The article investigates the problem of ethics in the media. On the one hand, social networking affects business ethics and employees behavior at work. On the other hand, the idea of ethic finds its reflection in the layout of most web-site, created for different purposes, even during elections. Much attention is given in the United States, where ethics has become one of the most significant priorities.
A joint research project carried out by an interdisciplinary group of Russian and Swedish linguists, sociologists and educators-psychologists (the Swedish Institute grant), besides solving pragmatic tasks of finding out relative quantitative-qualitative specificity of national cognitive representations of values, first of all, had methodological goals. They were to check the efficiency of the linguistic methods developed in this study (and, thus, to prove the theoretical ideas that served the basis for it) of getting factual data that allow reconstructing and comparing of the corresponding areas of cognitive representations.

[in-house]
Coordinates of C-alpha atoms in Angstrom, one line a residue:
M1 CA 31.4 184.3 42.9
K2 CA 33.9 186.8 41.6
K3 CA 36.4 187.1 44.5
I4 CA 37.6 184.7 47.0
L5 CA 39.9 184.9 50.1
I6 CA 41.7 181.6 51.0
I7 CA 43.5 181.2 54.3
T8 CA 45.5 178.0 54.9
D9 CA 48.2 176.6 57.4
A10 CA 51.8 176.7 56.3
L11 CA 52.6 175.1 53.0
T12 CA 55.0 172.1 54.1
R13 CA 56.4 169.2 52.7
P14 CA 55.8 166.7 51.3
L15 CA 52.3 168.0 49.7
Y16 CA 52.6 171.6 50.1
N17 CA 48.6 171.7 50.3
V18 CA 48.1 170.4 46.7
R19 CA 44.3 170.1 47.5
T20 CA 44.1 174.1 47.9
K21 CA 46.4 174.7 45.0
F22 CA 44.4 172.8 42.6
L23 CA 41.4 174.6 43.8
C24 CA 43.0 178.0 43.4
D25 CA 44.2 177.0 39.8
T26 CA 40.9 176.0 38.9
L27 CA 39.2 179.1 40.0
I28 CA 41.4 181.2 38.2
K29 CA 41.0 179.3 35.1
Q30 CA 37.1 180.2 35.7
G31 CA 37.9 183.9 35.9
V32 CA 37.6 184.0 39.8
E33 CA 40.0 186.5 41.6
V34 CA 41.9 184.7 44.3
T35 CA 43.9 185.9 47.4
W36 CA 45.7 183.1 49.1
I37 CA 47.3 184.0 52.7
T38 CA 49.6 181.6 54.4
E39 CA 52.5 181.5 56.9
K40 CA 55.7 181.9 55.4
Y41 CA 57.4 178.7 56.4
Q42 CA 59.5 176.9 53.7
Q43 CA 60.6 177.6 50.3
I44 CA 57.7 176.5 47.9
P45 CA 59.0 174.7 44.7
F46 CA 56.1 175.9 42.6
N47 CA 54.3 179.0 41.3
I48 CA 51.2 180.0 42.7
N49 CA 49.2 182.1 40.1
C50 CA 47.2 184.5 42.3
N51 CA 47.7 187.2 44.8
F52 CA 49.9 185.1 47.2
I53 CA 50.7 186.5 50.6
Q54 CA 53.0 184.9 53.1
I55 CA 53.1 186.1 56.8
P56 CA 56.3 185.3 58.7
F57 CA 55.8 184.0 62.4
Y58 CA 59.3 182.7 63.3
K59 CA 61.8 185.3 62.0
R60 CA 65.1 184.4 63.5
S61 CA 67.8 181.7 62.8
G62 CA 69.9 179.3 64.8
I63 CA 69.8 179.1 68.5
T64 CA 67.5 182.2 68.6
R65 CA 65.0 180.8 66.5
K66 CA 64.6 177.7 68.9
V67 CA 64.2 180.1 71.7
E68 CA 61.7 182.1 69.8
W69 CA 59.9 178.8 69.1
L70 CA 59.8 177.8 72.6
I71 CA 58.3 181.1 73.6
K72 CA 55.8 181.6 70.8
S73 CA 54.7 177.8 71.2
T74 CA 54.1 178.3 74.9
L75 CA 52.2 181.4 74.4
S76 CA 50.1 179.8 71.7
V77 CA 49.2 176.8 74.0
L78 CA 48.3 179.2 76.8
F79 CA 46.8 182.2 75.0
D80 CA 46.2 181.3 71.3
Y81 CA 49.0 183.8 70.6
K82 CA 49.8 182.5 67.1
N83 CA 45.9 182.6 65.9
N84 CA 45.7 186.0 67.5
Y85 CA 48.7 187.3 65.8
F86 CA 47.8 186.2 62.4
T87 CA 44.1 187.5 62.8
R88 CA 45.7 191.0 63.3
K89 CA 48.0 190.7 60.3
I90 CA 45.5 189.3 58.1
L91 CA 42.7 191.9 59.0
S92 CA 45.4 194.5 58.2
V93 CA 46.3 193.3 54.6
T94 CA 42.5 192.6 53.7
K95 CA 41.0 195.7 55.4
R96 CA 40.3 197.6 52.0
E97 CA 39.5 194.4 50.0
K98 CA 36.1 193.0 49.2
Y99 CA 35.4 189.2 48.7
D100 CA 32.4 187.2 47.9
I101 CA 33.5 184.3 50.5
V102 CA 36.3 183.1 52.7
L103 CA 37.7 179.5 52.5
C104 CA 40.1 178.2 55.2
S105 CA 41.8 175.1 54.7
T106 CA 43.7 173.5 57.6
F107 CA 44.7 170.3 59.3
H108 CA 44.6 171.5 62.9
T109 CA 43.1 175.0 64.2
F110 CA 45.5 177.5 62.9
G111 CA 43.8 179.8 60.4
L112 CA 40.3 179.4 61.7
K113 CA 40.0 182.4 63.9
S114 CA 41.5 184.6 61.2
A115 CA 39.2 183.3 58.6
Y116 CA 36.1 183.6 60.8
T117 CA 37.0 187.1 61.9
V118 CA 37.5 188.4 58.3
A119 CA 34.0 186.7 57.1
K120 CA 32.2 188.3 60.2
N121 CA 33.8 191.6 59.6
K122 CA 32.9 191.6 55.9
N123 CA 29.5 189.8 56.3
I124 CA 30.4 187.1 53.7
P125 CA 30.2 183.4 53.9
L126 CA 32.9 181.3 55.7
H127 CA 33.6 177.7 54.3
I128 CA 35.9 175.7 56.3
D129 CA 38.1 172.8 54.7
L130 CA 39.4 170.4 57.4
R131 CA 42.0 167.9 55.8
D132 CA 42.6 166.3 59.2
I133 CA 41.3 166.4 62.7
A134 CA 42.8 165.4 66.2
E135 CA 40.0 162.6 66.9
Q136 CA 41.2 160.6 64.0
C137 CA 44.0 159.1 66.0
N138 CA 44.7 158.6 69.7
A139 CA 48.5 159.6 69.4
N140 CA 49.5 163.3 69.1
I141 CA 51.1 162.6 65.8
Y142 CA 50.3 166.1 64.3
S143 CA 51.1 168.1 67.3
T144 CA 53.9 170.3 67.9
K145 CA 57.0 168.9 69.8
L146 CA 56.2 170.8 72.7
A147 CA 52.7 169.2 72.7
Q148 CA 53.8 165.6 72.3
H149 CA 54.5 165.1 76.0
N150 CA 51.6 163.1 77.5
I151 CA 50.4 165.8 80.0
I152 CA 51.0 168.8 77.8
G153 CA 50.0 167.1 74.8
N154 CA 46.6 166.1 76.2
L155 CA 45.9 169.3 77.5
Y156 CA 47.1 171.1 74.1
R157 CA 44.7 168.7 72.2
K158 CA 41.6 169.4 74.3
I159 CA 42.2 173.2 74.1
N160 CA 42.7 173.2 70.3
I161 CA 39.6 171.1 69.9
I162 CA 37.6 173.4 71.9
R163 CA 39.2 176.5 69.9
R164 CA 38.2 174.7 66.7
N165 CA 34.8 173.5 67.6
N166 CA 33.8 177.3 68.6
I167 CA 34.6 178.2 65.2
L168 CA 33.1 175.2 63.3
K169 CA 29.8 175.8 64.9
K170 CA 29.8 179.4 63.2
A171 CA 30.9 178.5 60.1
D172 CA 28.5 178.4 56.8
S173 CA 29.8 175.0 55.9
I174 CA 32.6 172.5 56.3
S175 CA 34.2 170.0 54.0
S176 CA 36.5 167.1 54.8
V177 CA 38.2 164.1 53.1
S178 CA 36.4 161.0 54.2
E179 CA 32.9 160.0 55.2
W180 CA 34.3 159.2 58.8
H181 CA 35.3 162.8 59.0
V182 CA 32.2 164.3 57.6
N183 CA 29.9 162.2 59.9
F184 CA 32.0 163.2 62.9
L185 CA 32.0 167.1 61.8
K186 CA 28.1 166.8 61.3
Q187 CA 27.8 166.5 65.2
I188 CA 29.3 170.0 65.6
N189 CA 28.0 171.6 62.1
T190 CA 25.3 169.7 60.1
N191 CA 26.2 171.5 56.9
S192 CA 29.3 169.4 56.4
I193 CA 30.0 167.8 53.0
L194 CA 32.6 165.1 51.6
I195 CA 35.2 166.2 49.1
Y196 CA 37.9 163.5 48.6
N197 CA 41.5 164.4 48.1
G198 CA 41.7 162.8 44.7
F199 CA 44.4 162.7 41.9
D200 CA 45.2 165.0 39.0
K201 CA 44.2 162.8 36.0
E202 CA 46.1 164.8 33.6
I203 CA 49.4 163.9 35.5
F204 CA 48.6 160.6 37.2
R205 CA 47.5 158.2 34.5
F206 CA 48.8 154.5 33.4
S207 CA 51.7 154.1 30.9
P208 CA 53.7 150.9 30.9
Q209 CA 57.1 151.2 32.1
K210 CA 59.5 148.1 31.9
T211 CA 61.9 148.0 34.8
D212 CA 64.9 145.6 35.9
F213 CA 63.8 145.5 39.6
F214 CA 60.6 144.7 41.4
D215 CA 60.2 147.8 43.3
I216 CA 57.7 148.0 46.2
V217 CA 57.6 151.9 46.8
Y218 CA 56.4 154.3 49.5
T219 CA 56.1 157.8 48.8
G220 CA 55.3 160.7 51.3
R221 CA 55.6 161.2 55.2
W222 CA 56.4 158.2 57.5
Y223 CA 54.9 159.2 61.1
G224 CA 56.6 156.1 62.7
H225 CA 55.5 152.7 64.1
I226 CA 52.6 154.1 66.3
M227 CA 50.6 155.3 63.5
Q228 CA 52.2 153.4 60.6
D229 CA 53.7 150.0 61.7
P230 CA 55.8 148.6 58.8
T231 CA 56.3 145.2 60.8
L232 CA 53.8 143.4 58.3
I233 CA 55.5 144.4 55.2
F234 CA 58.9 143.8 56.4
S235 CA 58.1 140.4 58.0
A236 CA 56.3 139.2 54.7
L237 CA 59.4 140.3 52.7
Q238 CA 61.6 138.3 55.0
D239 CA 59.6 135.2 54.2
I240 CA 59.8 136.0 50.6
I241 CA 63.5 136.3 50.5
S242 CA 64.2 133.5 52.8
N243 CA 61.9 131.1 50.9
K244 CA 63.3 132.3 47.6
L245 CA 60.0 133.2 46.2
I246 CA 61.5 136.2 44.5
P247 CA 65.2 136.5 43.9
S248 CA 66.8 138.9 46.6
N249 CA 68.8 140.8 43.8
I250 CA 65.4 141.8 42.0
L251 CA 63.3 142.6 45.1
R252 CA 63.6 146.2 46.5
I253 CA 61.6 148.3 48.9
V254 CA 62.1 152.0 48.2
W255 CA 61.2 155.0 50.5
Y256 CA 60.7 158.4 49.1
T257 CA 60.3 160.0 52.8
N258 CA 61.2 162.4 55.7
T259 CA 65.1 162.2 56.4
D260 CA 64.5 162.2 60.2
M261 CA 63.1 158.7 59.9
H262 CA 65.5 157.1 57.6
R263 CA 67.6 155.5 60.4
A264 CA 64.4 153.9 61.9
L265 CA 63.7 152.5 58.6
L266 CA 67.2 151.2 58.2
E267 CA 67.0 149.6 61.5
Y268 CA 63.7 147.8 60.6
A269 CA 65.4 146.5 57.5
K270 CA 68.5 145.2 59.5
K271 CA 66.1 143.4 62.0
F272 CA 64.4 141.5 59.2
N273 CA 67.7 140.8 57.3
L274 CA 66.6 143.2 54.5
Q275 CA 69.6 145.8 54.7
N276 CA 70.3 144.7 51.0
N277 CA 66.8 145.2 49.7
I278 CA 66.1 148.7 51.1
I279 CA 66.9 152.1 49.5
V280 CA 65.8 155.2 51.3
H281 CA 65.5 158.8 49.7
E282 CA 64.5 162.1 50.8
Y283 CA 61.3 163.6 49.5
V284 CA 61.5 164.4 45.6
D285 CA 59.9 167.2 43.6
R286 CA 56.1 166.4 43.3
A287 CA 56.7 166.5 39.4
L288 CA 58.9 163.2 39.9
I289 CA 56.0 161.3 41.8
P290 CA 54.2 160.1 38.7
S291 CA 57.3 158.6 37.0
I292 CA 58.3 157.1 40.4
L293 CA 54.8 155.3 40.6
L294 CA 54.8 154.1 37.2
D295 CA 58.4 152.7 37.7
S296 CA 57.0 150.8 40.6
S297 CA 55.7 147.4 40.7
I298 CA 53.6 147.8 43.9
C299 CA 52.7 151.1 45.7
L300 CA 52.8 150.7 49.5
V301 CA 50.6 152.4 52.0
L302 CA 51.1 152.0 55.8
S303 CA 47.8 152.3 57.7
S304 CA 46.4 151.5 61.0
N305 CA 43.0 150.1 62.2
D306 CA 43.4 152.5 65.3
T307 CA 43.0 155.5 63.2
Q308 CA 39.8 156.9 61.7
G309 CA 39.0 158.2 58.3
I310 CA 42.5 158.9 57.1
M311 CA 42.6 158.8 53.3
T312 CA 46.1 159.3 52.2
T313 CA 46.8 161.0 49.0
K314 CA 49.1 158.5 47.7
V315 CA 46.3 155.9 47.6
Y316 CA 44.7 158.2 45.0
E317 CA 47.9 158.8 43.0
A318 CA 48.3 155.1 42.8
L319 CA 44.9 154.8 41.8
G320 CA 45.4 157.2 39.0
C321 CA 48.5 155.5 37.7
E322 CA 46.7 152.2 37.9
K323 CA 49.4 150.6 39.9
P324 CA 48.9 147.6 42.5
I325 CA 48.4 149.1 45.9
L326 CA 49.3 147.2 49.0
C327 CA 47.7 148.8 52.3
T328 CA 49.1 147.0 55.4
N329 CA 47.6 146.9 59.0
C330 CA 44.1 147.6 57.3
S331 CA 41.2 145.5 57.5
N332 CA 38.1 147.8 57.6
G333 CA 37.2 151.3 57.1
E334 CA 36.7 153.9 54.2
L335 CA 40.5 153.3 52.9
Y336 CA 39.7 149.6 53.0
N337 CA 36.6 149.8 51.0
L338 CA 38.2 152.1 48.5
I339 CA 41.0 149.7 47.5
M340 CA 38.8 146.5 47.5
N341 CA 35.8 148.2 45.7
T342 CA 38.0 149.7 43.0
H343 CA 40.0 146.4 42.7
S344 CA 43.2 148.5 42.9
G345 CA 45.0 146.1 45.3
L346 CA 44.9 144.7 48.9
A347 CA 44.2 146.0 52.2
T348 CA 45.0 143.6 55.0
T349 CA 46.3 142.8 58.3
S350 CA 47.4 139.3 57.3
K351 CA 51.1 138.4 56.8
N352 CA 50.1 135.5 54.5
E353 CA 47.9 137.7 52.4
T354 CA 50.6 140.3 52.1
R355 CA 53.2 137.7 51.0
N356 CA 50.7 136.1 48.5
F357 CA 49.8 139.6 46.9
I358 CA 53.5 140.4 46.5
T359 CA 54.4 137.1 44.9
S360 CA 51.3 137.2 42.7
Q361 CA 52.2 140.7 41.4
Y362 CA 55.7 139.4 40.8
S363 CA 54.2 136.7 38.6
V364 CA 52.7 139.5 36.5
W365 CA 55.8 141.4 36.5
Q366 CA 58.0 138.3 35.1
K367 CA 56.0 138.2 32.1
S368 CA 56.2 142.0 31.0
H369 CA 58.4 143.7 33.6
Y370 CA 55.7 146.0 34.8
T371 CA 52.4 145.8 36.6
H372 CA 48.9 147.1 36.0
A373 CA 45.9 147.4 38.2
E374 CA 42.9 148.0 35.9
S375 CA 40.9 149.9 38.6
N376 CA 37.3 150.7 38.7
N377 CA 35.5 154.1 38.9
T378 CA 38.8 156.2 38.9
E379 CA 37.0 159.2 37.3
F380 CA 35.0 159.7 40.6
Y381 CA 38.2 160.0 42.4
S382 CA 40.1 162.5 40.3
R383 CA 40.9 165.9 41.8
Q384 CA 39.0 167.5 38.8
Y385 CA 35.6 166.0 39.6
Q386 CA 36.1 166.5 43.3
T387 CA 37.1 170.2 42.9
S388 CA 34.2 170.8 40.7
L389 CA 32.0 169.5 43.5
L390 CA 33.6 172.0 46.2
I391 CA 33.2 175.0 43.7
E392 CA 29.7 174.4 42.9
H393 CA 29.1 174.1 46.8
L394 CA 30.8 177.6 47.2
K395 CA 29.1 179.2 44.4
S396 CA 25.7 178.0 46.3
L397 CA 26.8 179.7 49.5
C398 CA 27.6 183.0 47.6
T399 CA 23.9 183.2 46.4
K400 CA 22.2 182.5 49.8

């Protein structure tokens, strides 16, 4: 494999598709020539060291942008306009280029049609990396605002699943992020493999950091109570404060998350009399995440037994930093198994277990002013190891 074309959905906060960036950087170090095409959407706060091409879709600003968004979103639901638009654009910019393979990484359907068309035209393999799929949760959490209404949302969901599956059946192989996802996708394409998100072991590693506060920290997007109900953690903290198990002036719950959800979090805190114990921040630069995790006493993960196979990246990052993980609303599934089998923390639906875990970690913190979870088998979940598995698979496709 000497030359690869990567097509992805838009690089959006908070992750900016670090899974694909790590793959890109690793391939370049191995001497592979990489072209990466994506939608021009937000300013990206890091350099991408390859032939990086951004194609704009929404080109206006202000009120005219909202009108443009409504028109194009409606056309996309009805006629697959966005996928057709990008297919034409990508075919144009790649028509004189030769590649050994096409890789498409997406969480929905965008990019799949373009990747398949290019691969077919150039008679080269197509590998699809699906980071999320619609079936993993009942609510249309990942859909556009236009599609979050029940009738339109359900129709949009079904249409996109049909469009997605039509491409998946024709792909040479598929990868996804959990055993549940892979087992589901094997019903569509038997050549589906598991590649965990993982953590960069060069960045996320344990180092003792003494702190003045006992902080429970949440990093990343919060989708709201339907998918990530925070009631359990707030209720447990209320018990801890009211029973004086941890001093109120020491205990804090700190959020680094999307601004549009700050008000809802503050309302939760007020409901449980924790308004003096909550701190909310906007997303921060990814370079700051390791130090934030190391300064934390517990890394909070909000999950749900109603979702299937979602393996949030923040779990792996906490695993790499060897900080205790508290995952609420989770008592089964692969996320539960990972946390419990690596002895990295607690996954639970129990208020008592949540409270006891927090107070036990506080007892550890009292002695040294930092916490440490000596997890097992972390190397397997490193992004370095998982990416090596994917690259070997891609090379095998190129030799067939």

The results of cross-cultural research of implicit theories of innovativeness among students and teachers, representatives of three ethnocultural groups: Russians, the people of the North Caucasus (Chechens and Ingushs) and Tuvinians (N=804) are presented. Intergroup differences in implicit theories of innovativeness are revealed: the ‘individual’ theories of innovativeness prevail among Russians and among the students, the ‘social’ theories of innovativeness are more expressed among respondents from the North Caucasus, Tuva and among the teachers. Using the structural equations modeling the universal model of values impact on implicit theories of innovativeness and attitudes towards innovations is constructed. Values of the Openness to changes and individual theories of innovativeness promote the positive relation to innovations. Results of research have shown that implicit theories of innovativeness differ in different cultures, and values make different impact on the attitudes towards innovations and innovative experience in different cultures.